Fakir Musafar – A brief bio of the “Modern Primitive” by Maya Coe

Brief Biographical Information: Fakir Musafar
By Maya Coe

Fakir (Roland Loomis) was born in South Dakota in 1930. As a child he became aware of his inner urges through intense fascination with tribal practices photographed in National Geographic. He realized that he could create strong sensory experiences through piercing and suspension by the time he was 14 years old. The pursuit of deepening these experiences throughout his life has lead him into full immersion in primitive tribal practices of body modification and piercings. He has discovered natural inclinations with mysticism, shamanism, and tribal rituals. Thus he has used various methods such as: branding, tightlacing (inspired by experimentation with the Iditoe), scarification, tattooing, and of course what has been previously mentioned.
At age 12 Fakir performed his first piercing on himself in secret using a spring style clothespin. Since then he has aquired many more genital piercings, a septum and ear piercings, enlarged nipple piercings, and deep chest piercings used for suspension. In 1963 at age 33 he experienced the Kavadi (an ancient Savite Hindu ritual) for the first time. 1966 Fakir did his first O-Kee-Pa (a chest suspension ritual performed by the Mandan peoples) with help from a friend in a garage– after practicing this ritual 4 or 5 times he then decided to make his deep chest piercings perminent. In 1977 he started performing acts showcasing his unique practices– yoga, beds of nails, piercing, contortions, and pulling on his piercings. His first show being at a tattoo convention held in Reno, under suggestions of Doug Malloy– this event opened Fakir up to the public a great deal. In 1983 Fakir offered his documentions of all his body play practices to Andrea Juno and Vale (who were interested in going beyond writing punk papers and producing a book) and suggested they call the book “Modern Primitives”. Thus the book was born and granted Fakir more publicity of his journey. In 1987 the documentary “Dances Sacred and Profane” was released, in which Fakir and Jim Ward are documented practicing the Sun Dance. Since then he has appeared in many shows / documentaries, produced his own line of writing (“Body Play”), and continues to teach and assist in ritual practice of body modifications.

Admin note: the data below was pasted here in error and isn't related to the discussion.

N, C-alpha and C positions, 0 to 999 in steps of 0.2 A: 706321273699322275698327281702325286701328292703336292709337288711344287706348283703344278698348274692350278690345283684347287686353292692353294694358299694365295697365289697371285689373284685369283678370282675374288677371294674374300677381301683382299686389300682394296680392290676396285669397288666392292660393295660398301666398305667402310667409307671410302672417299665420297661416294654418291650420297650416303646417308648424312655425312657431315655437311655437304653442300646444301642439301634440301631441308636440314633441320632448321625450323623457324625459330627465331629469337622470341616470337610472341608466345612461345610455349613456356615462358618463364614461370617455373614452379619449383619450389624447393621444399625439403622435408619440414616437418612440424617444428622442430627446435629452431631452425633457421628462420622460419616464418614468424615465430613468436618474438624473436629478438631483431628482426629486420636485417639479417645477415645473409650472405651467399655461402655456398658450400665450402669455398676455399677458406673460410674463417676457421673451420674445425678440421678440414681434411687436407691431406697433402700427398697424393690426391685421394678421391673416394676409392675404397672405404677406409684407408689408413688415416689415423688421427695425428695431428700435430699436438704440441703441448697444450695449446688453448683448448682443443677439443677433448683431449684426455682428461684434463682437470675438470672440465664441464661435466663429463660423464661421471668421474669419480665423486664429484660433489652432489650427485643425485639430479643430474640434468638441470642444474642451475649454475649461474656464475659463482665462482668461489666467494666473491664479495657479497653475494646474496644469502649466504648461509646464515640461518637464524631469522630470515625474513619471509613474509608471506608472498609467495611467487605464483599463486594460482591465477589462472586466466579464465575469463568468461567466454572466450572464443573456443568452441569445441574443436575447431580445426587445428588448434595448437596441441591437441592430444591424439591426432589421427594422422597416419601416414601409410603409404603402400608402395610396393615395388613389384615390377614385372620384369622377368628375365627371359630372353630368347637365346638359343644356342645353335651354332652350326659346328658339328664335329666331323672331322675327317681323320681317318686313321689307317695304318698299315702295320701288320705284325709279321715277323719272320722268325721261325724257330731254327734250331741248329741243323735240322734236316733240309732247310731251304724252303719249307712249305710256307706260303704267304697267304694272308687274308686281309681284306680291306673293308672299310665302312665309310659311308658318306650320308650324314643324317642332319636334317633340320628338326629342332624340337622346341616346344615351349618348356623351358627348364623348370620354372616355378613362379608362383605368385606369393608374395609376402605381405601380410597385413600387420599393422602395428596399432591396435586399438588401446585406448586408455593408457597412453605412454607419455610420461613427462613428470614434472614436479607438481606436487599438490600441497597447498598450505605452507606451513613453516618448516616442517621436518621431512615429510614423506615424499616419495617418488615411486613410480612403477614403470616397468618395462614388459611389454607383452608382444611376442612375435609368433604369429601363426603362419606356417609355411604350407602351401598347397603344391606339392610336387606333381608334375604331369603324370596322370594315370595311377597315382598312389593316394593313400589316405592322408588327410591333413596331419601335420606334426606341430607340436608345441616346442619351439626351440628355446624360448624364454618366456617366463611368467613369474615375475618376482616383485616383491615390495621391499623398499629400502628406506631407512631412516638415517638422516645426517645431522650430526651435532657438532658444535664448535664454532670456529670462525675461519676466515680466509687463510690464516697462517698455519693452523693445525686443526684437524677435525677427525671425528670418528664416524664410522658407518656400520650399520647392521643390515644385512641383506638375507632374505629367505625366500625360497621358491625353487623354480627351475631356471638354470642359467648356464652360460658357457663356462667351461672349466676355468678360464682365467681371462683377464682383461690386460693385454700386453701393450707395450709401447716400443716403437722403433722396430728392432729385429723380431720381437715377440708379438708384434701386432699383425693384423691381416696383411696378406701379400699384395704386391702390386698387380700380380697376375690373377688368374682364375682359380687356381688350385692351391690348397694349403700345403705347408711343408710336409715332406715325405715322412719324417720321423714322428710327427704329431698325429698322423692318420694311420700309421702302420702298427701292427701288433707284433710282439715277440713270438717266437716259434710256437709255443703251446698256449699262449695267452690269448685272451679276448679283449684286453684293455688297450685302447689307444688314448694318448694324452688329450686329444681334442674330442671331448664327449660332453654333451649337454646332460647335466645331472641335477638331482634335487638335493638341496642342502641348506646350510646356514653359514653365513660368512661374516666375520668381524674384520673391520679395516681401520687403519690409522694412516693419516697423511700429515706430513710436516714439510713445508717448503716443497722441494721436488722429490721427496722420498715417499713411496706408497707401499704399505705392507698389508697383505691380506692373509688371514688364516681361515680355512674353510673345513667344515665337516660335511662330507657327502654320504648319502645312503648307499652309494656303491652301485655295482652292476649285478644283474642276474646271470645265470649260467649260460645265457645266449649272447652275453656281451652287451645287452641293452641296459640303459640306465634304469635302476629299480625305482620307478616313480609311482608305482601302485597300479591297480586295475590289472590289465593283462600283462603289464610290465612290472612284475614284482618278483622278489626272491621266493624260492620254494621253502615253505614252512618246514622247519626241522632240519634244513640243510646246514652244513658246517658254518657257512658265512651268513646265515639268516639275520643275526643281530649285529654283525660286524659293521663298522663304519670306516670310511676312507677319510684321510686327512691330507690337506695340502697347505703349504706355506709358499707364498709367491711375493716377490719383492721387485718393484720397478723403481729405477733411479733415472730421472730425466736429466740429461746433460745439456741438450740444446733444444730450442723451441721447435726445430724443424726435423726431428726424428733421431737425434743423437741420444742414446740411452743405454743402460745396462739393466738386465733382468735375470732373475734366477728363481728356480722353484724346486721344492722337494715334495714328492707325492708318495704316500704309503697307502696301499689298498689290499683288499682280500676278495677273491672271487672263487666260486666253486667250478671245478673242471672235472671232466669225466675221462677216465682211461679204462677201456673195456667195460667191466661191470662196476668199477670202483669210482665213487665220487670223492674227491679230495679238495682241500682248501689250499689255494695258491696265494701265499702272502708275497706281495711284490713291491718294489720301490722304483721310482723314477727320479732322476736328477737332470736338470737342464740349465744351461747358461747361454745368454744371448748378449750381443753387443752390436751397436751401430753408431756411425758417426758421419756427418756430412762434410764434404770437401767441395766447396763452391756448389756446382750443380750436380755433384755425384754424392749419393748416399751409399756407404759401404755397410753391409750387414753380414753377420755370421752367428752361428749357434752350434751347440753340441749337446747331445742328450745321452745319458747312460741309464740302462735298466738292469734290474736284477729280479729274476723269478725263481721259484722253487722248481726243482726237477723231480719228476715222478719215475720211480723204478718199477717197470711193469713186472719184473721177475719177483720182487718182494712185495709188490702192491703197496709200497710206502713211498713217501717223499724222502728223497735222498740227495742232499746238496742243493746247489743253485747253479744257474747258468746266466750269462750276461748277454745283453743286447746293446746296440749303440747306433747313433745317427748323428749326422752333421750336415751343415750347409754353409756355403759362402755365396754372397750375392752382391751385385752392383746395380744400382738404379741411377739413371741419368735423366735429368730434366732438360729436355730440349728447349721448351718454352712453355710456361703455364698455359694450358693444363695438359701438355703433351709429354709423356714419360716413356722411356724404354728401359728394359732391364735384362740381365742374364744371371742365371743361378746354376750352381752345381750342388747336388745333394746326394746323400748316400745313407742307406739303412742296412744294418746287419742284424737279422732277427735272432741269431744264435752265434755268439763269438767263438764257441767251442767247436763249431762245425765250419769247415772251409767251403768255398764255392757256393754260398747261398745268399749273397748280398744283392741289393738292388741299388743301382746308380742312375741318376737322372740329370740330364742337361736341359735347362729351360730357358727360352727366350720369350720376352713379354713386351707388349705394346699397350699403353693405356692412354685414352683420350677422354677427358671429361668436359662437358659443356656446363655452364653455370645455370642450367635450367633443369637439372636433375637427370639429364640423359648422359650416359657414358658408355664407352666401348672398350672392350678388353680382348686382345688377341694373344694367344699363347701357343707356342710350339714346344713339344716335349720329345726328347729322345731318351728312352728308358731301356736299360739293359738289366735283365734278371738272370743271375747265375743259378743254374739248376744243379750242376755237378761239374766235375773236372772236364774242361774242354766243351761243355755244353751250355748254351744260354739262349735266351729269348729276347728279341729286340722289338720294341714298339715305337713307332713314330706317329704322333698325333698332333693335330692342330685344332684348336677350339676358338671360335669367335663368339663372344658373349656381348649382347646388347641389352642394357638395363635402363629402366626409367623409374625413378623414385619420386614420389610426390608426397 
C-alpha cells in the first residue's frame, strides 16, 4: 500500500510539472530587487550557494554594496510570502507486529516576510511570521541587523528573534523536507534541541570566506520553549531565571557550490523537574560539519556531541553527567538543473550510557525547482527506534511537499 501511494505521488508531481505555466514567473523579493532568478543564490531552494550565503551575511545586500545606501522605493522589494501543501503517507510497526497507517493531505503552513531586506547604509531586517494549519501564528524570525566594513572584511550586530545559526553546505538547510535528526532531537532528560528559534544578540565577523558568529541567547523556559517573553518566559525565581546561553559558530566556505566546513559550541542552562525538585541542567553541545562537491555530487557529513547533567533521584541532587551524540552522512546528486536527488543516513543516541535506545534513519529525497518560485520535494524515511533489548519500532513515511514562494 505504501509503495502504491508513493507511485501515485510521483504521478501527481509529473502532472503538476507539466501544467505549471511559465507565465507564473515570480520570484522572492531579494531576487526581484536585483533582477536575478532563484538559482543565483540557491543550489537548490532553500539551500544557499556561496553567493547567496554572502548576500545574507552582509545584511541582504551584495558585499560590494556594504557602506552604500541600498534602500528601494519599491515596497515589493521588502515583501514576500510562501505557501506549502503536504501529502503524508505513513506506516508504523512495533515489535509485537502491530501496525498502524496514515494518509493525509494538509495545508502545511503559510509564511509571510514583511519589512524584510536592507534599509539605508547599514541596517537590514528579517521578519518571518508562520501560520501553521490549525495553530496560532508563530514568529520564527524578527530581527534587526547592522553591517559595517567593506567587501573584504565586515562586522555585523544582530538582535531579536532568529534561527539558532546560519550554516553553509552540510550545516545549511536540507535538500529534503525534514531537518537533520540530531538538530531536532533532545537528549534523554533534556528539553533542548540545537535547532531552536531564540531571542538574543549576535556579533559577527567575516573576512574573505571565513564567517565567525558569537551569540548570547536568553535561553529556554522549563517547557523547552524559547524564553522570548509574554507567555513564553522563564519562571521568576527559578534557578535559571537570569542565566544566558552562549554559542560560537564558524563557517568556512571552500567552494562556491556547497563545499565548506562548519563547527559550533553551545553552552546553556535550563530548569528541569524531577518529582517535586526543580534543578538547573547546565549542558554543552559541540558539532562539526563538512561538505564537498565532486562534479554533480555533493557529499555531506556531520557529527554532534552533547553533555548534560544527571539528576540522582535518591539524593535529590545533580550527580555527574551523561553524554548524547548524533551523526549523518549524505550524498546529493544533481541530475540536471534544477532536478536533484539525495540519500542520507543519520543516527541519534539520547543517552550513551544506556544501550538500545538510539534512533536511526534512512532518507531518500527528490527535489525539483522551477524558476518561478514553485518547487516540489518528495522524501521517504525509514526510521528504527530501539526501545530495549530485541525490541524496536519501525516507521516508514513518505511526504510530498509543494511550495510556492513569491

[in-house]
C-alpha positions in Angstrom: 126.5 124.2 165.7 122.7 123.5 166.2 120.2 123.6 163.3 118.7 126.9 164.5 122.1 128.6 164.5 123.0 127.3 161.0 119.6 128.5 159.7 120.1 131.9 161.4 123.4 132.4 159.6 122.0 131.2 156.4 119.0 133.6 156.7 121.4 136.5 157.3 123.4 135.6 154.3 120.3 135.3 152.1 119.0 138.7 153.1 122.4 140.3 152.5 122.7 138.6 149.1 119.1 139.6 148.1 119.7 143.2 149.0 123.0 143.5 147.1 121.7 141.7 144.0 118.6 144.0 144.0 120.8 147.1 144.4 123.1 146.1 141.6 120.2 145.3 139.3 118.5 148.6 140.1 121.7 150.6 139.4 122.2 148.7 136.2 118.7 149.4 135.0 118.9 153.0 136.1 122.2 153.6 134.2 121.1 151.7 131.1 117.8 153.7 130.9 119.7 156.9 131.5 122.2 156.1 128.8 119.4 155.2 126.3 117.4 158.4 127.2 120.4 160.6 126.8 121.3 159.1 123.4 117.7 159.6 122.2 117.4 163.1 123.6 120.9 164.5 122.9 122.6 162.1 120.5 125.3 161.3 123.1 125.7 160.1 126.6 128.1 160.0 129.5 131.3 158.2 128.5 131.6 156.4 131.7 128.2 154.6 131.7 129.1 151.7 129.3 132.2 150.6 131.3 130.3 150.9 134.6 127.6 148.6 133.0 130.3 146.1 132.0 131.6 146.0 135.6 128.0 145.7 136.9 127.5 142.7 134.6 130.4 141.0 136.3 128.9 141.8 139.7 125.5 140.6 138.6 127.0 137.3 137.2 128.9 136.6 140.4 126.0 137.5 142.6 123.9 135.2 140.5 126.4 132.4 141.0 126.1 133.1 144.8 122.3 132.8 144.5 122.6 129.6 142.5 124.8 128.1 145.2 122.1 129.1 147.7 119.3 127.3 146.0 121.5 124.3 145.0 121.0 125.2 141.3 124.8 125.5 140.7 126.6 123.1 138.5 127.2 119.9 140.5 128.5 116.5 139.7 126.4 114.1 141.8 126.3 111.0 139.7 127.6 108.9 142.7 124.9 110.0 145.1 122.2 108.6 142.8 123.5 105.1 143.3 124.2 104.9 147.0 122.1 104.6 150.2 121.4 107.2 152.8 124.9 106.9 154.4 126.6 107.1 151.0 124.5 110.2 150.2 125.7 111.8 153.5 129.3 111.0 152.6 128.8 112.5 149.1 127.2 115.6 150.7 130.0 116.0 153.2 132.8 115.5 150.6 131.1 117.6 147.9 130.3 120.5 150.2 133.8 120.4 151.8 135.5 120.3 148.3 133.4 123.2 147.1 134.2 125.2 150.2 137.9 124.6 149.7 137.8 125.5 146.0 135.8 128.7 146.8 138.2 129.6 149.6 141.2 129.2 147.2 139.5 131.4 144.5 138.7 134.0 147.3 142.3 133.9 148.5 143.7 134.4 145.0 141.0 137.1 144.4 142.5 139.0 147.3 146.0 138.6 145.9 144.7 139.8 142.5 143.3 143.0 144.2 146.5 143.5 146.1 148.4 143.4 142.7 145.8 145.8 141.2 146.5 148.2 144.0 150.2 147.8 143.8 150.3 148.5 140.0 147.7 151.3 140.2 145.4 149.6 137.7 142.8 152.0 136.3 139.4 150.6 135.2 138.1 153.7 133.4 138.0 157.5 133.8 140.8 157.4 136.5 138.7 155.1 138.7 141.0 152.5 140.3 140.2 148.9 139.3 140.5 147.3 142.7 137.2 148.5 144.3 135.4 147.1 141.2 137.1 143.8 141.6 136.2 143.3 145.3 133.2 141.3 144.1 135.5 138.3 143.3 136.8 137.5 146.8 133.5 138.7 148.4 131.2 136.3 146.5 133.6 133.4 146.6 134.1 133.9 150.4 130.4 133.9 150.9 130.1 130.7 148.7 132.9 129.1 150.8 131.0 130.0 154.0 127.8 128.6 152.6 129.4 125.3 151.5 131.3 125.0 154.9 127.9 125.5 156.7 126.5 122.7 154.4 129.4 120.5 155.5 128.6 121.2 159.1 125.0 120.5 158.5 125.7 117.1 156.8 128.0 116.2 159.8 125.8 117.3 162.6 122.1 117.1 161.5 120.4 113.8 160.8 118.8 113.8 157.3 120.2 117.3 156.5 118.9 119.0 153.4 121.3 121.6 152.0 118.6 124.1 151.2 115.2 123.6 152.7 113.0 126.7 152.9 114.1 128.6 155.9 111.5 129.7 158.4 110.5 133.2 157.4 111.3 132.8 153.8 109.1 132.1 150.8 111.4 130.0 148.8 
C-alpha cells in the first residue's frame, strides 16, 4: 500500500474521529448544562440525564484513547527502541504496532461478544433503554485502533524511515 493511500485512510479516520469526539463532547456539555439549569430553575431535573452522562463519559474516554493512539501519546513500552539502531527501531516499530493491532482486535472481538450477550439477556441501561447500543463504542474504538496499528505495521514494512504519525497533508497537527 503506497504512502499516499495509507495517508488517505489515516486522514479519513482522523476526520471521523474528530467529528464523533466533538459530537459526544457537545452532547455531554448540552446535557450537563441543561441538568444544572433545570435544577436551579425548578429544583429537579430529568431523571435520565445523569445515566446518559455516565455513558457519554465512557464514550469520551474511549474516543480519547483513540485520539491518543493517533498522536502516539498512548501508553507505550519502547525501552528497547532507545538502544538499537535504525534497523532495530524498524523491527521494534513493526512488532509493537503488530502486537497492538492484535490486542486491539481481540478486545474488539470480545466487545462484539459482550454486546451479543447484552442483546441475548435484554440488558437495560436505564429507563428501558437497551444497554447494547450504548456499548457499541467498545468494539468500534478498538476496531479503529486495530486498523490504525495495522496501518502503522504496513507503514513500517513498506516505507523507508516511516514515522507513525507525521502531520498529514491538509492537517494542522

Aside from his personal path of shamanism and primitive ritual, Fakir is educated in an array of other skills. Including a bachelors degree in Science and Education, a masters degree in technical theater and creative writing. He has taught high school for a year, taught tech theater, scenic design, makeup and costume; and was the tech director for an actor’s workshop (lighting and scenic design). He has been a copy writer, which started a 27 year career of high tech advertising. Fakir has been an account supervisor for large SF companies, and even had his own agency for 17 years. All this, as well as being an engraver for high tech industries, and teaching dance.
One of his most important contributions from the above experiences was that he was willing to document the information through art, videos, movies, workshops, interviews and written works during his personal path. He also teaches his expertise he has gathered from using his own body in his workshops and school; as well as, teaching how to achieve spiritual altered states of consciousness.
Fakir credits Doug Malloy behind the resurgence of modern piercing. Doug was a millionaire who had urges of his own with piercings and he put the money and time into bringing together Jim Ward, Fakir, and others to help bring piercing to light. He backed Jim Ward in the opening of the Gauntlet shop for all things piercing to be made available. Fakir was the source of vast information on the primitive ways with piercing– as he has extensive personal experience with a variety of modifications. Ward took charge of the jewelry making and together they developed safe procedures for piercing. Fakir eventually parted ways with Gaunlet due to the passion of ritualism.

As Fakir states in the interview in RE/ SEARCH Modern Primitives; the reason people do these things are varied but for authentic practitioners living in a primitive existence these rituals teach the deeply spiritual lesson that you are not your body. You are not pain or ugly nor pretty nor stupid nor any label society gives. You in your primal nature are authentic ecstatic nature of spirit.

References:
“Fakir Musafar.” N.p., n.d. Web.
“Fakir Musafar.” Wikipedia. Wikimedia Foundation, 25 Feb. 2013. Web. 04 Mar. 2013.
Fisher, Angela. Africa Adorned. New York: Abrams, 1984. Print.
Musafar, Fakir. “About Fakir Musafar.” Fakir.org. N.p., n.d. Web. 04 Mar. 2013.
Prior, Colin. Living Tribes. Toronto: Firefly, 2003. Print.
Vale, V. “Modern Primitives.” RE/Search (1983): n. pag. Print.

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~ by Born This Way Body Arts on March 9, 2013.

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